King Khan and The Shrines live in New York
- By Leanna Orr -
- Aug 06, 2012
The last time I saw King Khan he was naked in a hotel room shower with his dancer, Miss Pussycat. (Long story.) So needless to say, I had high expectations of his Bowery Ballroom show with The Shrines. And I wasn’t the only one. Joints - and then security - appeared before Khan.
“You get a drag before the man shut it down?” the lanky hipster beside me asked his just-busted buddy. He did. And I’m sure he didn’t regret it when King Khan took the stage at a few minutes past eleven o’clock.
The man is a sight to behold. Feathered headdress, sparkly gold tunic, white linen pants and a splendid Buddha belly I would recognize anywhere. Khan, on his guitar, and the hairy, inexhaustible seven-piece Shrines opened with the brassy ‘Outta Harm’s Way,’ setting a brisk pace for the rest of the show. Most of the set (wisely) pulled from the group’s excellent 2008 album ‘The Supreme Genius of King Khan and the Shrines.’ Khan racked his guitar for the second song, ‘Land of the Freak,’ a surf rock-saxophone love child that set girls’ hips shaking. ‘Welfare Bread,’ Khan’s pledge that “you don’t have to pay your bills anymore now / You just gotta eat my welfare bread,” arrived mid-set, and the audience dug in.
Absurdity ruled the evening - the crowd had bought tickets, after all, to the Land of the Freak. Khan’s dedications went out to “all the big ladies out there” and “freebasers and junkies,” then “deaf girls” got a shoutout, as well. But while novelties littered the performance - Khan and his guitarist climbing down and playing in the crowd, for instance - the songs sounded nearly identical live as the album. Suspiciously so, in fact.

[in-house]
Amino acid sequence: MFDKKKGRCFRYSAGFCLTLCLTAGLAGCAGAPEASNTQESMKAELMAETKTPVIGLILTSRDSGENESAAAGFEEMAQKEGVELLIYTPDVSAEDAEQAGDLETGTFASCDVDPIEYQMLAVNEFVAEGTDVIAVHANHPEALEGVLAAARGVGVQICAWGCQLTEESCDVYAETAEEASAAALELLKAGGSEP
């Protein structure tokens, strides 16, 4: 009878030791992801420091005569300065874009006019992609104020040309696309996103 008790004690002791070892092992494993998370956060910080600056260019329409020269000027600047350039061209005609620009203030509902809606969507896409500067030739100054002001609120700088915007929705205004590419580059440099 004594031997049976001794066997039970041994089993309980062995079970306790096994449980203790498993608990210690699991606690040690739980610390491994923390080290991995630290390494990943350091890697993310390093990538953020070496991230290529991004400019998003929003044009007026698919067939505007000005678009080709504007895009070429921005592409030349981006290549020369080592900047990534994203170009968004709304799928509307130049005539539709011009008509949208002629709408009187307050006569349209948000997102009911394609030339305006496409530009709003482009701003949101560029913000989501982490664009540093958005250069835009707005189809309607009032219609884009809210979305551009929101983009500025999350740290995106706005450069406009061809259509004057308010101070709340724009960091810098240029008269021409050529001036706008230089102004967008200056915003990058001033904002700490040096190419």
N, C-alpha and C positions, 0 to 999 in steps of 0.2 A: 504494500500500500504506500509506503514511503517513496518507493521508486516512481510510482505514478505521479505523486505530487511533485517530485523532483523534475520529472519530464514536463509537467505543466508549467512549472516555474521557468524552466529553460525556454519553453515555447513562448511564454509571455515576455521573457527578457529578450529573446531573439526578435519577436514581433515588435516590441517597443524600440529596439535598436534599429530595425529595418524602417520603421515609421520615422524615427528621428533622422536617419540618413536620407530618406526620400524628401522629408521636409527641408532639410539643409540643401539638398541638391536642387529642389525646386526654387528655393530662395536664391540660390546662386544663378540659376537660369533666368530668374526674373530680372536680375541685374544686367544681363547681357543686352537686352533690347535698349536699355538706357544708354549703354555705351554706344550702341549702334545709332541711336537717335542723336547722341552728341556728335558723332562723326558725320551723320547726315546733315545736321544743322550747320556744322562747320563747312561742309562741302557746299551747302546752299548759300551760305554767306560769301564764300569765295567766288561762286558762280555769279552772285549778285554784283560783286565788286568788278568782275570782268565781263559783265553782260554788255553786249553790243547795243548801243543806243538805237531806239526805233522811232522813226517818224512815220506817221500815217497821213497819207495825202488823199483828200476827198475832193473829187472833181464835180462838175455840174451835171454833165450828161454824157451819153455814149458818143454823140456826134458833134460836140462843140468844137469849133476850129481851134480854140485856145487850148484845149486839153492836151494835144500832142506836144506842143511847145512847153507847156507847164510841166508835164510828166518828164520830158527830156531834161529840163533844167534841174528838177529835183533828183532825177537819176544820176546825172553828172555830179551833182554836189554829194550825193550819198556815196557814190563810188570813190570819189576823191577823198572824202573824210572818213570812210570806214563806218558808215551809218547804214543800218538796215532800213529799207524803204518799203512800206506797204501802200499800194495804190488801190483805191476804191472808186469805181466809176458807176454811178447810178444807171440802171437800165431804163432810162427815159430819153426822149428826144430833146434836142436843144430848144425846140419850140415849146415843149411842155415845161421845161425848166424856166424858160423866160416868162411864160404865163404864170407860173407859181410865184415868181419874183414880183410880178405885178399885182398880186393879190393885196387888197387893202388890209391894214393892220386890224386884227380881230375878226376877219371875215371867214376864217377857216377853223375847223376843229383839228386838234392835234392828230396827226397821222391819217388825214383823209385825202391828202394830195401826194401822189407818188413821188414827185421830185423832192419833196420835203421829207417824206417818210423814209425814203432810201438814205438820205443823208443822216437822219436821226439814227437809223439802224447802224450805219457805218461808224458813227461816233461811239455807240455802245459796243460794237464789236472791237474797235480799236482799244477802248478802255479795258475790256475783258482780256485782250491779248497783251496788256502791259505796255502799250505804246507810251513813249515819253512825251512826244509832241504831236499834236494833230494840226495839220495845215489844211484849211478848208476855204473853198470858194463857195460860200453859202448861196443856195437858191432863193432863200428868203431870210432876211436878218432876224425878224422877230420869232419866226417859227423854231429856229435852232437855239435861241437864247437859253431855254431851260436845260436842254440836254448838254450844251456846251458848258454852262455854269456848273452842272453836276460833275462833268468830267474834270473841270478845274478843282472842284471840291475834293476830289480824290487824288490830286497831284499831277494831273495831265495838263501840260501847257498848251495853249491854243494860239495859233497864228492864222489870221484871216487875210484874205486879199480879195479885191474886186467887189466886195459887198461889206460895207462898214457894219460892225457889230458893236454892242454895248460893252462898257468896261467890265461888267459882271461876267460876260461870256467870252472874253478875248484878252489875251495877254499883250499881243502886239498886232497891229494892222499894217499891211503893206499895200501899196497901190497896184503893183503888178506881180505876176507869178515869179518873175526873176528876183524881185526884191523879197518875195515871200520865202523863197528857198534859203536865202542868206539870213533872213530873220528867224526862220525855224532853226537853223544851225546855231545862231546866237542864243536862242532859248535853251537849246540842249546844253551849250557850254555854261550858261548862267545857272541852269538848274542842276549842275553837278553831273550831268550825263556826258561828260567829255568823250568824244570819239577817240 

During one of the band’s new songs, ‘Luckiest Man,’ Khan occasionally stopped to catch his breath…but his voice kept singing. It’s a very physical show, and I don’t begrudge the man a breather. But backing tracks have no place at a King Khan gig. Their presence demonstrates the show’s critical flaw: falsity.
There is a scene in the shamefully underrated 2010 film 'The Runaways' where Joan Jett, still a wide-eyed high schooler, finally snaps from the pressure and abuse doled out by the band’s domineering manager. Jett loses her shit in the recording studio, reaching the intensity in a screaming match with her manager that he’d be driving for in their performance. He keeps pushing until Jett smashes an instrument and storms from the studio an authentic rock star, mid rock star tantrum.
I’m not only digressing to push the film: it’s the moment where Jett, one of four barely-legals in a manufactured band, becomes her stage presence. And, having seen King Khan many times before, I saw him make the opposite transition at the Bowery Ballroom. He just seemed tired, a guy worn out by too many shows and too many days on the road. There’s nothing manufactured about King Khan and the Shrines—who would imagine a clutch of middle-aged men in shark tooth necklaces playing R&B, and think, “What a swell idea!” No one, except Khan, his Shrines and anyone who’s seen them play. It’s ridiculous fun to watch a caped Indo-Canadian man in gold panties get his freak on, howling, “I wanna give a shout out to the deaf girls.” But, fair or not, you want him mean it. Otherwise, a wild rumpus in the ‘Land of the Freak’ dissolves into burlesque—and not the sexy kind.
After just under an hour of playing, Khan followed a robust encore culminating in ‘Torture’ off ‘The Supreme Genius.’ He came back into his own on that final song, as if it compensate for the first 90 per cent. But even with his heart in it, Khan looked all night like he’d rather be tucking in for a nap. I don’t think even Miss Pussycat could have roused him into action - or the shower.
Photos by Hazel Sheffield
This guest blog complies to Virgin.com terms & conditions.